A Guest Review by Sammy
Review Summary: A gut-wrenching look at the effects of bullying that resolves into a life-affirming future for one young man.
Blurb: Jacob Stevens is a high school freshman facing an onslaught of constant bullying. When the unthinkable happens and he falls victim to a cruel prank, he and a small circle of friends band together to form a Losers’ Club. By embracing the name their tormentors have assigned them, they reclaim their power and try to fight back. With the help of a mysterious stranger, Jacob finds the strength he needs to stand up for himself and his friends, a group of losers like himself.
Review: If you know anything of author Jeff Erno, then you know he is an outspoken advocate of Zero Tolerance when it comes to bullying. He has written eloquent novels sharing his views and time after time peeling back the curtain that tends to hide the ugliness and destruction that high school bullying leaves in its wake. I respect this author for not only his voice that cries out in a sea of complacency but his emotional and hard hitting stories that rouse the reader to want to do something that will make this a better world for every teen who has had to suffer the shame and pain of a carelessly uttered taunt or jibe, or worse physical and emotional violence.
His latest novella, Losers, once again takes an unflinching look at the impact of relentless bullying and the grim reality of what happens to teens who simply cannot take it any longer. Thankfully, Jeff gives our here, Jacob Stevens, a small group of friends who rally round him and support him. Still, he lets us know over and over that, although we can be sympathetic, we really cannot understand what it is like to be called a faggot unless we have walked in those shoes.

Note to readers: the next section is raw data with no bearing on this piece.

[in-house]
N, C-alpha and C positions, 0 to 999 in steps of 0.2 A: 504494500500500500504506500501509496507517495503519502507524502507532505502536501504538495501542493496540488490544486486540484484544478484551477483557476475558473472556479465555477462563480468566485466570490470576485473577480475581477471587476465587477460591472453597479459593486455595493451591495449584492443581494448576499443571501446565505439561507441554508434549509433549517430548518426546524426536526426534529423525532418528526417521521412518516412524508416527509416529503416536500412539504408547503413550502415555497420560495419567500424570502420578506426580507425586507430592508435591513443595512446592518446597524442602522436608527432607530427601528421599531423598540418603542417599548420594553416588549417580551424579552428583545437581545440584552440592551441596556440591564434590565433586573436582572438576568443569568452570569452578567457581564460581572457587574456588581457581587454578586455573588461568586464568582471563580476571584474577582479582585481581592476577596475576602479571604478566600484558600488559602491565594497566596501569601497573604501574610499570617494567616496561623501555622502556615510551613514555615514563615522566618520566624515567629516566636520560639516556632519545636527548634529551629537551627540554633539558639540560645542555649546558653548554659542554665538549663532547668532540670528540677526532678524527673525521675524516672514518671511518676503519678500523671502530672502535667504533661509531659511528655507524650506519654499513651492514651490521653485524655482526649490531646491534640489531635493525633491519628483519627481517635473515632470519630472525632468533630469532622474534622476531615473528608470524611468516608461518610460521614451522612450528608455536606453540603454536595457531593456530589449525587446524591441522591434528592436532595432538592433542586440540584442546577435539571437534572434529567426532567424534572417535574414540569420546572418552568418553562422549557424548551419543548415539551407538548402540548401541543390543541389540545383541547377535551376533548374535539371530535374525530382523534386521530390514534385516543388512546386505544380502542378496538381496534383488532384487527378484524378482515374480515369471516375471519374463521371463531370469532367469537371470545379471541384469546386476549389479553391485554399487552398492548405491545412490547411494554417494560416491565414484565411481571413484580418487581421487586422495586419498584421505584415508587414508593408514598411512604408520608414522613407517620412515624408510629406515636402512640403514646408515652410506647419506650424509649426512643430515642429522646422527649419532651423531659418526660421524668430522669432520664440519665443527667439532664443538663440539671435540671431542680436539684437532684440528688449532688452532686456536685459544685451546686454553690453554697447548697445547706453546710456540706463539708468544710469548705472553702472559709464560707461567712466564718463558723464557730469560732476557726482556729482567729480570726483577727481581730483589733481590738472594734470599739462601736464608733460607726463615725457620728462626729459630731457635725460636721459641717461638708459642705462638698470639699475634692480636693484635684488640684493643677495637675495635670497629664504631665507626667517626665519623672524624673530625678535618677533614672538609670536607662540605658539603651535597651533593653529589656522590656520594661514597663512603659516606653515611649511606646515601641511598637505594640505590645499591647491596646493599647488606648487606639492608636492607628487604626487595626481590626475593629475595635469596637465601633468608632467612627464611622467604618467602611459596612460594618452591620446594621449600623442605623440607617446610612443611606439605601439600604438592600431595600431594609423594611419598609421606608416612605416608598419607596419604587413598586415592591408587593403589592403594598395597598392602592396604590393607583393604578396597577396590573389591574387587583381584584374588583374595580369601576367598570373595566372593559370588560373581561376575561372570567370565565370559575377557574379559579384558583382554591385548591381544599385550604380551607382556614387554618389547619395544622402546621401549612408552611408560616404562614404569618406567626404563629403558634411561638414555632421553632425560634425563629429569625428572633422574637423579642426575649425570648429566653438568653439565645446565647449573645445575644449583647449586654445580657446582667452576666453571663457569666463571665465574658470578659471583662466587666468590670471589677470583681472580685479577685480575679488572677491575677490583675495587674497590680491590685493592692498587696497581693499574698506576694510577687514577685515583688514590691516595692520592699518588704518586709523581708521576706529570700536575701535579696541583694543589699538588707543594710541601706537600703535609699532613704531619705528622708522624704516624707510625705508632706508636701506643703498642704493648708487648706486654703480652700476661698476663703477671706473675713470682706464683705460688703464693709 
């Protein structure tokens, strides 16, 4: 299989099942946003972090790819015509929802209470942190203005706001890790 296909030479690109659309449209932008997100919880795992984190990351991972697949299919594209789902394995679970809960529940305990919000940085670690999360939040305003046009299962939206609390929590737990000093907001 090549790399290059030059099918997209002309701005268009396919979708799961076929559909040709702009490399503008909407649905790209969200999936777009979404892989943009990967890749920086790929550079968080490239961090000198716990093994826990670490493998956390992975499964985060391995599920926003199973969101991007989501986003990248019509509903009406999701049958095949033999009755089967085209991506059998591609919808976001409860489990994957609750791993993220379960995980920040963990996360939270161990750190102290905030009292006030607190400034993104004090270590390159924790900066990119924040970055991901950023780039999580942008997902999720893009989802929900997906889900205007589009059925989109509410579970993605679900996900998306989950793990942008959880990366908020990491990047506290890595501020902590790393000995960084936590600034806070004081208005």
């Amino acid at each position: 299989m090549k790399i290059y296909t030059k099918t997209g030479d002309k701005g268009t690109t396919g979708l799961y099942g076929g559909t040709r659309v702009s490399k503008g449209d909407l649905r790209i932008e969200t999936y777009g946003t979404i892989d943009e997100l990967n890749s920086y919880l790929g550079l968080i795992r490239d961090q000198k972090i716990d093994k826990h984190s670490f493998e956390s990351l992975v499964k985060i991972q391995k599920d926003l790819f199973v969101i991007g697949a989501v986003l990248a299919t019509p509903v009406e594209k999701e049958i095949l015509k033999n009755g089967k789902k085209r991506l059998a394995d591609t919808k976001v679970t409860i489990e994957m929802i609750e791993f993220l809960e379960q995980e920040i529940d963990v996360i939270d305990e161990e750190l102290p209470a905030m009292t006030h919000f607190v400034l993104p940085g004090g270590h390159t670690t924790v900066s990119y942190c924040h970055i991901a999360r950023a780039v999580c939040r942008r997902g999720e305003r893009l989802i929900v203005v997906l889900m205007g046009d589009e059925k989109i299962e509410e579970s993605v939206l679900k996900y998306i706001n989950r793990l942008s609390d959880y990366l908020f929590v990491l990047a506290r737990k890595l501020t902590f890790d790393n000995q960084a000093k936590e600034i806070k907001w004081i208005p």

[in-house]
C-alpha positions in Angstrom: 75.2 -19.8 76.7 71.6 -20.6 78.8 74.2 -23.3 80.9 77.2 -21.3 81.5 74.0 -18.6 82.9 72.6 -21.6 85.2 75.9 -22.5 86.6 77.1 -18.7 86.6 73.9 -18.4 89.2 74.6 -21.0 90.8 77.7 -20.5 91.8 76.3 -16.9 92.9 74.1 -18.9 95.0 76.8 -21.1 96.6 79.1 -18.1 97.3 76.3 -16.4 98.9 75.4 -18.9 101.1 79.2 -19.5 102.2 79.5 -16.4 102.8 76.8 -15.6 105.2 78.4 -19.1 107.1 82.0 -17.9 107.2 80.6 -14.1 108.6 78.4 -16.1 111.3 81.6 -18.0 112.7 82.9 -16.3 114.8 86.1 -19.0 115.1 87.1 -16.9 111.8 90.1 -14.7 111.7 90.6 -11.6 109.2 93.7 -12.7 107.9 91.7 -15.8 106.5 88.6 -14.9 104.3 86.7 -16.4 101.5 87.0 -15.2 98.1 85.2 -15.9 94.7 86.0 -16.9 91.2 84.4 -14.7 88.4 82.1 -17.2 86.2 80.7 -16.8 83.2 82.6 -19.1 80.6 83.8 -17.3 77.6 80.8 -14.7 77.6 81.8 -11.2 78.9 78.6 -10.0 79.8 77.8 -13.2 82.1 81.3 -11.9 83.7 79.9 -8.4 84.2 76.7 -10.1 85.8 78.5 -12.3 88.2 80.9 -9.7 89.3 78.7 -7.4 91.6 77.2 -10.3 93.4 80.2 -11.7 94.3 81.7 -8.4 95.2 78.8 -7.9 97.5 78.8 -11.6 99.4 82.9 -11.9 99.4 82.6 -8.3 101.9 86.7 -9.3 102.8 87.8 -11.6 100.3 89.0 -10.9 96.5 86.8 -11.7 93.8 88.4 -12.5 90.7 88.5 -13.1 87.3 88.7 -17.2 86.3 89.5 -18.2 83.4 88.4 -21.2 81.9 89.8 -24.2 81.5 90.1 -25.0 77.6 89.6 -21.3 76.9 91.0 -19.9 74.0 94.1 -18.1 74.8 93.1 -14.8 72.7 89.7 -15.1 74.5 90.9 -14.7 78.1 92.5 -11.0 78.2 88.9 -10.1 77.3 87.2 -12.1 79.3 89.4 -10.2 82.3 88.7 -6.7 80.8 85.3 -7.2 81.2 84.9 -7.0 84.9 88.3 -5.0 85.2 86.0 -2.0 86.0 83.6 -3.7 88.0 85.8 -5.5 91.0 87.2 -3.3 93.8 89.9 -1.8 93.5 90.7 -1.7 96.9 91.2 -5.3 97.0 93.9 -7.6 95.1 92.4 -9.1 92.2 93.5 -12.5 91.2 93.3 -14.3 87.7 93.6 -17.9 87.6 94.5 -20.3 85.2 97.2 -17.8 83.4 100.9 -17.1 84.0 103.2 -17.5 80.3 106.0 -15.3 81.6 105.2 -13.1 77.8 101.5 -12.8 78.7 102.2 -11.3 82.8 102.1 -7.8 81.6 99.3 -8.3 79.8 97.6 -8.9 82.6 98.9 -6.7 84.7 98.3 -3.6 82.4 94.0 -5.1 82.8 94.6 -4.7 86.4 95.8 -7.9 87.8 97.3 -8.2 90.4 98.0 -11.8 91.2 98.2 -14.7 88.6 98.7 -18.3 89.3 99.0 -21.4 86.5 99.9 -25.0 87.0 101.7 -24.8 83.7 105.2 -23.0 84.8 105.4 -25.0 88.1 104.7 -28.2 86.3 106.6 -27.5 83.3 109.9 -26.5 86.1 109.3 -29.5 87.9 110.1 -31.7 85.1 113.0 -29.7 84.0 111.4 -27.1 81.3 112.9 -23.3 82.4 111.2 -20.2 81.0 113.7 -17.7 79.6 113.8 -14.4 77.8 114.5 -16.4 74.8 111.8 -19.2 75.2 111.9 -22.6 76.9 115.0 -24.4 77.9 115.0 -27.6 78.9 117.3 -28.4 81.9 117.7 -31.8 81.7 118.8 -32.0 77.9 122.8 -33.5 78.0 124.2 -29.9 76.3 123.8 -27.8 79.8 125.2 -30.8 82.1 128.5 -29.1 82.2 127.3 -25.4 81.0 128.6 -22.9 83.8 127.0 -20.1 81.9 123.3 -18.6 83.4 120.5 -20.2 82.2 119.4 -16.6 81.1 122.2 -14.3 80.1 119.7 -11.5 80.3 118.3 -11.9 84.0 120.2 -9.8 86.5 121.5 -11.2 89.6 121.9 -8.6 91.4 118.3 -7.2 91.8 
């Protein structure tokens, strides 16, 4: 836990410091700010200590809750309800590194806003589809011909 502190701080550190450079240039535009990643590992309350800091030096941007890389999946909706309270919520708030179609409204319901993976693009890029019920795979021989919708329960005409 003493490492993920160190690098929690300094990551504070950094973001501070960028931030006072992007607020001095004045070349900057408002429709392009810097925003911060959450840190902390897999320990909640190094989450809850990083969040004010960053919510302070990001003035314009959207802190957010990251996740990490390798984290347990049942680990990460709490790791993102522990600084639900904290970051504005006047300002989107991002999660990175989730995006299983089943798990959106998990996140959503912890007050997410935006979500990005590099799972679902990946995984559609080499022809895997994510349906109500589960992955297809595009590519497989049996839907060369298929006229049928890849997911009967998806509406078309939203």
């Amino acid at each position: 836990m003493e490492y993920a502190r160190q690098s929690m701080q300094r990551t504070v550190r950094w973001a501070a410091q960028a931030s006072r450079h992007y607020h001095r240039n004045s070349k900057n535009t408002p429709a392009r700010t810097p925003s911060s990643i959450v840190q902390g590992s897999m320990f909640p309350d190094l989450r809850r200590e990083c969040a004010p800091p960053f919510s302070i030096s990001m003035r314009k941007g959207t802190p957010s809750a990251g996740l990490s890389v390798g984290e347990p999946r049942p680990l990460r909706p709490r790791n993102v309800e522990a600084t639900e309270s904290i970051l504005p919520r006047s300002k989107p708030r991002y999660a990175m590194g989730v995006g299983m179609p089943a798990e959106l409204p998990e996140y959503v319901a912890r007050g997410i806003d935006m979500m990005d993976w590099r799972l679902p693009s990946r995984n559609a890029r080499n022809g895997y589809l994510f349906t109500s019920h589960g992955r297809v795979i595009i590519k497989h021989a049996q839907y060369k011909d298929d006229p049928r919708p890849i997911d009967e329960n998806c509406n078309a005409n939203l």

He introduces a touch of the paranormal here as well, in the form of a character who guides and helps Jacob initially, supporting him emotionally and pulling him back from the edge. When Jacob and his friend Bennie realize exactly who…or what…has been helping Jacob, whom Jacob has fancied himself falling in love with, well, it makes for some very gripping reading.
This story started off strong and ended well, but, in the middle, it lost its way a bit. I wanted to understand more about Jacob’s friends–their trials, their pain, but each time Mr. Erno opened the door to this group, he firmly shut it down, instead tending to focus only on what was happening to Jacob. After a while, the constant reminder of the hell that Jacob was living began to take on the aspect of a rant–yes, it was appalling, yes it was horrible, but gay teens are not the only ones suffering here.
I felt that Mr. Erno missed the opportunity to give a more universal statement about bullying and chose to keep it so tightly focused on just gay bashing that he diminished his message in the end. Jacob, with the help of his circle of friends could have opened the door to a whole world of teenage despair. I understand that this was a gay YA novella but by developing the back-story of all these straight “loser” friends, the author could have drawn in a wider audience for his most important message. Instead with the focus locked firmly on Jacob, we saw a more narrow view of HUGE problem suffered by many, both gay and straight.
The other place I really felt this novel faltered was in the character and ineffectiveness of the Principal of the high school. While I do not want to give a way the shocking plot point that catapults Jacob into the limelight, I also know that the event in question would have garnered much more attention than the author chose to give it. I have worked in schools for 20 plus years and while many are slow to change, even rural communities would have pursued this level of crime on school grounds. She was so very “out of the loop” and adrift–truly she bordered on just unbelievable for me.
However, the novel ends with such a positive tone and an emotional reminder of what bullying can and does lead to, all too often in the real world. Losers, by Jeff Erno is an important work of fiction, and my only wish is that the author could have taken more time to develop his secondary characters and thereby broadened the audience base so that more people could be made aware of the terrible reality that so many teens live with every day.